# High School Chemistry/Introduction to Methods of Chemistry

**Chemistry** is the study of the composition of matter, which is anything with mass and volume. They're five major branches of chemistry:

**Organic Chemistry**: All substances containing the element: carbon (all living things, feuls).**Inorganic Chemistry**: All substances inorganic (not containing carbon).**Analytical Chemistry**: Separate and identify matter (drug testing).**Physical Chemistry**: Behavior of chemicals (why does nilon stretch?/reactions).**Biochemistry**: Chemistry of living organisms (photosynthesis, metabolism, respiration).

### Measurements and Data Collection[edit | edit source]

- Can be
**quantitiative**(numerical) or**qualitative**(subjective).

[qualitative deals with odor, color, and texture]

- Must be...:
**Accurate**: How close your measurements are close to the known value.**Precise**: Measurements are simply close to each other through repeated trials.- Easy to communicate

### Metric System and International System of Measurement[edit | edit source]

- Allows for scientists to easily communicate data and results.
- Based on standard units (SI units)
- Length (meters (m))
- Mass (kilogram (kg))
- Temperature (Kelvin (K)) [K = Celsuis + 273]
- Time (seconds (s))
- Amount of a substance (moles (moL))

#### Derived Units[edit | edit source]

Combination of two regular units:

- Area (length times 2): m
^{2} - Volume (length times 3): m
^{3} - Density:
- Speed: meters per second (m/s)

### Scientific Notation[edit | edit source]

- Many measurements in science involve very small or very large numbers.
- Scientific notation is an easy way to express either.
- Format: Coefficient x 10
^{exponent} - Coefficient is a number between 1 and 9. If the exponent is positive, its a big number, while if it negative, its a small number.

### The SI (Metric) System Continued[edit | edit source]

- Another way scientists express very large/small numbers.
- The metric system uses universal units for ease of communication and prefixes to make huge/tiny numbers more manageable

- Tera (T) 1,000,000,000,000 [1 x 10
^{12}] - Giga (G) 1,000,000,000 [1 x 10
^{9}] - Mega (M) 1,000,000 [1 x 10
^{6}] ← x's bigger than - Kilo (K) 1000 [1 x 10
^{3}] - Hecto (h) 100 [1 x 10
^{2}] - Deka (da) 10 [1 x 10
^{1}]

BASE UNIT (grams, liters, meters, seconds, moles) ↑ Bigger ↓ Smaller

- Deci (d) 10 [1 x 10
^{-1}] - Centi (c) 100 [1 x 10
^{-2}] - Milli (m) 1000 [1 x 10
^{-3}] - Micro (µ) 1,000,000 [1 x 10
^{-6}] ← x's smaller than - Nano (n) 1,000,000,000 [1 x 10
^{-9}] - Pico (p) 1,000,000,000,000 [1 x 10
^{-12}]

### Uncertainty in Measurement[edit | edit source]

- There's ALWAYS some error in taking measurements because instruments were made by people and are used by people.
- This is one reason for the need for repeated trials in science.
- Even so, in EVERY measurement there's always at least 1 uncertain digit (always the last one).
- So, you always measure to the place you know for sure, plus one more
**(in other words, one place past the scale of the instrument)**.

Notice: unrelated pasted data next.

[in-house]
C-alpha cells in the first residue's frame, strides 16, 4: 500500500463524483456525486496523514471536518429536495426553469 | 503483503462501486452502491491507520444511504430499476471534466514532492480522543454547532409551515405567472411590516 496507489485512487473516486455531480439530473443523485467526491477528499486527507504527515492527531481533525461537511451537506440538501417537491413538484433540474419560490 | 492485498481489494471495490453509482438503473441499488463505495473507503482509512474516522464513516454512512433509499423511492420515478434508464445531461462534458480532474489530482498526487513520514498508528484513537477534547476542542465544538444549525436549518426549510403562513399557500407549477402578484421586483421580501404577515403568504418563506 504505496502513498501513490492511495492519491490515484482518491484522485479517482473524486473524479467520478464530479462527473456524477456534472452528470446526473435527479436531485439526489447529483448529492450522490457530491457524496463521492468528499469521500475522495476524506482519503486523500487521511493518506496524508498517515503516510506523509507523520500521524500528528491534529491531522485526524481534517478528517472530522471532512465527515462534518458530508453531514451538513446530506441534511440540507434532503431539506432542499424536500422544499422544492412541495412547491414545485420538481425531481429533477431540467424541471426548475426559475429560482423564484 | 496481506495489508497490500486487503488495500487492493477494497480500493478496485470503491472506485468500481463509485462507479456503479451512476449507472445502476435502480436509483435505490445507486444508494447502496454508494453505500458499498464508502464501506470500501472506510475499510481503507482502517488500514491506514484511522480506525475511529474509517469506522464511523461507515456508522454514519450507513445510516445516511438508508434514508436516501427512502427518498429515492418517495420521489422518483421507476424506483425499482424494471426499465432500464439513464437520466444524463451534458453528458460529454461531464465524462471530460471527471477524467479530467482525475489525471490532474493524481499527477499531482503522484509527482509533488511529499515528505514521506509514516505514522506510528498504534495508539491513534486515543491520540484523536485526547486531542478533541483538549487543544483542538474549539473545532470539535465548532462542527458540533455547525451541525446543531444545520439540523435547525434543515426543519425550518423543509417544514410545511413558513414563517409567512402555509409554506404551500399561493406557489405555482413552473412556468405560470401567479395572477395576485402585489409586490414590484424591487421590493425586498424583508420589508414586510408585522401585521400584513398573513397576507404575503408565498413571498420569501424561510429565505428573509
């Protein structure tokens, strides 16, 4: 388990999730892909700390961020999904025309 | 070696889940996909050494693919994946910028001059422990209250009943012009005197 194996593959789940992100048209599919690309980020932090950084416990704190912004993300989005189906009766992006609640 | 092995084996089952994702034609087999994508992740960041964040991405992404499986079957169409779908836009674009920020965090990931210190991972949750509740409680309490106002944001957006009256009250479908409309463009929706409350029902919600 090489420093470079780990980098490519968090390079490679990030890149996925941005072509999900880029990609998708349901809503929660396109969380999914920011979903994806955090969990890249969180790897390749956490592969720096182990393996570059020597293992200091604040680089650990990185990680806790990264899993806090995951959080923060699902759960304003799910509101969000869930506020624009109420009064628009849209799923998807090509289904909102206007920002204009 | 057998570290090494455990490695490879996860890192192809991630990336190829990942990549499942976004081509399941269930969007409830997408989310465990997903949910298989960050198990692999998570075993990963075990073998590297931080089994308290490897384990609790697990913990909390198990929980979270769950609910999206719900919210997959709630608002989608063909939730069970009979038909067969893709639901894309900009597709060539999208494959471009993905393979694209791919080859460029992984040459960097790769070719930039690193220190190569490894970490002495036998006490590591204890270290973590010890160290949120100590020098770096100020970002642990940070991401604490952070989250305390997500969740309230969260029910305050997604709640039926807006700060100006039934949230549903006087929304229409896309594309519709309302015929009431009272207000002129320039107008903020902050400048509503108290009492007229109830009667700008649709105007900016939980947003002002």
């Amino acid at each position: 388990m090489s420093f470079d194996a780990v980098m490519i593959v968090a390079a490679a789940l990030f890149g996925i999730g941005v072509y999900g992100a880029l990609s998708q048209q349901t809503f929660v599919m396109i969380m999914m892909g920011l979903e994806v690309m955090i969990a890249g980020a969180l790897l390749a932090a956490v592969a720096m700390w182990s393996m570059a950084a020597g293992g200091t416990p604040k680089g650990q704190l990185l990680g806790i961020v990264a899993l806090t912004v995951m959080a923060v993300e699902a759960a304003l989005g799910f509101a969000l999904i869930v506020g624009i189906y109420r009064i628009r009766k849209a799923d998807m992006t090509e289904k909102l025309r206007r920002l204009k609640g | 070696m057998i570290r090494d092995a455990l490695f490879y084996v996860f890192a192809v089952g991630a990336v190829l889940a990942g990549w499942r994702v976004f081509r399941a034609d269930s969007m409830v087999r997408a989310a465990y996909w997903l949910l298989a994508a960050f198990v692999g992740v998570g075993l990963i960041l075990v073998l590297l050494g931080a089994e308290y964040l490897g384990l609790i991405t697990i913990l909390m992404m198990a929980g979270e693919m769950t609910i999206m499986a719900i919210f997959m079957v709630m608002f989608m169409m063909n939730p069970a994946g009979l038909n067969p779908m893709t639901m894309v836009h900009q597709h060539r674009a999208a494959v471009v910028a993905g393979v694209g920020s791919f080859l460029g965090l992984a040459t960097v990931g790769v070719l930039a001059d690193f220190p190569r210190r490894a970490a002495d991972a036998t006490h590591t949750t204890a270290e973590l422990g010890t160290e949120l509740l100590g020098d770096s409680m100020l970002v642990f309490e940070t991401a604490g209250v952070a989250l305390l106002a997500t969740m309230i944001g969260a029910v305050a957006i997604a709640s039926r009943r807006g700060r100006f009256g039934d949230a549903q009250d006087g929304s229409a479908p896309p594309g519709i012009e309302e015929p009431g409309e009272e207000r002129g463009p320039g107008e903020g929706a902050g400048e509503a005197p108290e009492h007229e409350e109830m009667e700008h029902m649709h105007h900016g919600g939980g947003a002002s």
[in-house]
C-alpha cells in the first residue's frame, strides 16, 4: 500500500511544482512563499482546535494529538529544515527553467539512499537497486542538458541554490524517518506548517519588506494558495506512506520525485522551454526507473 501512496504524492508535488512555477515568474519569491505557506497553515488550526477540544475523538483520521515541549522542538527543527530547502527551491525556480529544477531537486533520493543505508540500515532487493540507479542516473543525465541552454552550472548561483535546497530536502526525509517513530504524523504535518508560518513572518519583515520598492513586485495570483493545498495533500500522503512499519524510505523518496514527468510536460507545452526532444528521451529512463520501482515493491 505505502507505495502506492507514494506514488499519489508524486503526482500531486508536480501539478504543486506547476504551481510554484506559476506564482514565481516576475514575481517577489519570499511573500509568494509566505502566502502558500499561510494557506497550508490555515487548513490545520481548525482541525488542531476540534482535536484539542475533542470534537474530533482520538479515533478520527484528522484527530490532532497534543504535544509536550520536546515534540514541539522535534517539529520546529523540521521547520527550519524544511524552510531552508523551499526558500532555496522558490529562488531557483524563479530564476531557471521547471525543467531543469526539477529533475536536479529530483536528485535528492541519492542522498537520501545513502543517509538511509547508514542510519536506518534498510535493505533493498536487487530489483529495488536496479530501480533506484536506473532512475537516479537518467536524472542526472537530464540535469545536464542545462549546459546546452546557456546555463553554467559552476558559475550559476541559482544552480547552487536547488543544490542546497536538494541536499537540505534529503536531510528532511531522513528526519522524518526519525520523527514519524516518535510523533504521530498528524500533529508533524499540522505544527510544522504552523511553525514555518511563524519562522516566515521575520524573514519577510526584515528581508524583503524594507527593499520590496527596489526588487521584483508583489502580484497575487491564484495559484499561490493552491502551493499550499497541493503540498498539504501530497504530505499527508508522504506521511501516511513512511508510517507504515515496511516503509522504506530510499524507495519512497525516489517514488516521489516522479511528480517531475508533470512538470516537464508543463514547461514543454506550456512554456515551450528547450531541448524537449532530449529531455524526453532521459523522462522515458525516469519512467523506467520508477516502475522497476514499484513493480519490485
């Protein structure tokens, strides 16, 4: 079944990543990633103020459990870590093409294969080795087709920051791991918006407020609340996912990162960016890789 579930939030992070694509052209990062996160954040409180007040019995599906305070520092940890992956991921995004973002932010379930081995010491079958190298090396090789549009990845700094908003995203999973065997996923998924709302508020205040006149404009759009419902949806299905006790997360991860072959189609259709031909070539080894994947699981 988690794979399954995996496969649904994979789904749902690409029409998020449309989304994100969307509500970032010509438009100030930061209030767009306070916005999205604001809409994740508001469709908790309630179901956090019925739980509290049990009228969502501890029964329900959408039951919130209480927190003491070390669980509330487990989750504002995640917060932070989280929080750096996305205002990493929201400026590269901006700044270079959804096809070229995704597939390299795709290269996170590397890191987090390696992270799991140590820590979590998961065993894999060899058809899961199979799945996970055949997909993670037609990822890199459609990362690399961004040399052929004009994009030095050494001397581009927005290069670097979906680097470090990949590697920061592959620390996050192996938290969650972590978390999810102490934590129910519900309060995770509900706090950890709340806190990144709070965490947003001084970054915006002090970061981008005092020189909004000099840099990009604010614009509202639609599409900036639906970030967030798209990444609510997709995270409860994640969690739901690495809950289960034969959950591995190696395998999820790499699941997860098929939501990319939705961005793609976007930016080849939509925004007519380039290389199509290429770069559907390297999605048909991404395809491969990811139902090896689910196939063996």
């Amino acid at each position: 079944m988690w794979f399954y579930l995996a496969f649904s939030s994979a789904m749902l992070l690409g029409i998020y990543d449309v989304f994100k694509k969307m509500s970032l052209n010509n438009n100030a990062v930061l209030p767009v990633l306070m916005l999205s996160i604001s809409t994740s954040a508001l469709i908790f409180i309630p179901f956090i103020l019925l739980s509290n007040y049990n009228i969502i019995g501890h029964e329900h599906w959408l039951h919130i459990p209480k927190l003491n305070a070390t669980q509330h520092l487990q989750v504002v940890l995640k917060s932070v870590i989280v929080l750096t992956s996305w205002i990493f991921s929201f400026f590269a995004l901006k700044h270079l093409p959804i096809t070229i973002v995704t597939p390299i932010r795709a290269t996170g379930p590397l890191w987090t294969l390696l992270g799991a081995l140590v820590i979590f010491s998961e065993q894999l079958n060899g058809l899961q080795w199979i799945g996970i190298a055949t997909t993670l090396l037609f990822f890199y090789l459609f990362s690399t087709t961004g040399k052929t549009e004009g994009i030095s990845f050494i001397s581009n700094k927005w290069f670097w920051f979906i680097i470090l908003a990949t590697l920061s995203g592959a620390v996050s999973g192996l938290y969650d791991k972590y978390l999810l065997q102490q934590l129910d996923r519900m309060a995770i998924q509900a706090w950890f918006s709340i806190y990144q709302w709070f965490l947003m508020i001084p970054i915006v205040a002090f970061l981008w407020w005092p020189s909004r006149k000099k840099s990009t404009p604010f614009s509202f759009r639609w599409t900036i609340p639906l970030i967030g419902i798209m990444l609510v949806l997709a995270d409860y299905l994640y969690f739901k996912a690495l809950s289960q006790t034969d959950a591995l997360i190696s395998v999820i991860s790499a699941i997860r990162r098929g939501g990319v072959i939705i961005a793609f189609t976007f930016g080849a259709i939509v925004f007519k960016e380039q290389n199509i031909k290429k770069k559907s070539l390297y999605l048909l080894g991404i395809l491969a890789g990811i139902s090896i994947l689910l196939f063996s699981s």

### Signifcant Figures/Digits[edit | edit source]

It would be tough if we had to report uncertainty every time, so we use significant figures (sig figs). The number of sig figs in a measurement, such as 2.531, is equal to the number of digits that are known with some degree of confidence. When you take a measurement, you'll use the same technique as above and omit the +/-. The number of sig figs in your measurement depends on the scale of the instrument.

As we improve the sensitivity of the equipment used to make a measurement, what do you think happens to the number of sig figs? Increases.

### Counting Significant Figures[edit | edit source]

- Always count nonzero digits:
- 21
- 8.926

- Never count leading zeros:
- 034
- 0.091

- Always count zeros which fall somewhere between 2 nonzero digits:
- 20.8
- 00.1040090

- Count trailing zeros if and only if the number contains a decimal point:
- 210
- 210000000
- 210.0
- 25000.

- For numbers expressed in scientific notation, ignore the exponent:
- -4.2010 x 10
^{28}

- -4.2010 x 10

### Calculating and Rounding using Significant Figures[edit | edit source]

Usually, experiments/measurements are repeated to ensure precision. To report results, we usually take an average of data. So, how do you know where to round? We'll see:

NOTE: Your calculation can be no more specific than the LEAST specifics of your original measurements/numbers.

### Rounding Rules to Memorize[edit | edit source]

- Addition/Subtraction

Round to the least number of sig figs after the decimal point

- 25.6 + 85.379 + 145.69 = 256.669

**ROUNDED ANSWER**: 256.700

- Multiplication/Division

Round to the least number of sig figs TOTAL

- 52.0 x 365 x 13 = 246,000

**ROUNDED ANSWER**: 250,000

#### More Practice[edit | edit source]

- 37.2 + 18.0 + 380 = 435.2

**ROUNDED ANSWER**: 435.

- 0.57 x 0.86 x 17.1 = 8.38242

**ROUNDED ANSWER**: 8.4

- (8.13 x 10
^{14}) / (3.8 x 10^{2}) = 2.139473684 x 10^{12}

**ROUNDED ANSWER**: 2.1 x 10^{12}

## Percent Error[edit | edit source]

Expirmented Value - Accepted Value

___________________________________ • 100 = [ANSWER]

Accepted Value

## Calculating Average Atomic Mass[edit | edit source]

(amu1 • abd1) + (amu2 • abd2) = average atomic mass [of the element]

**ABD**= Abundance

For the percentages, move the decimal two places to the left.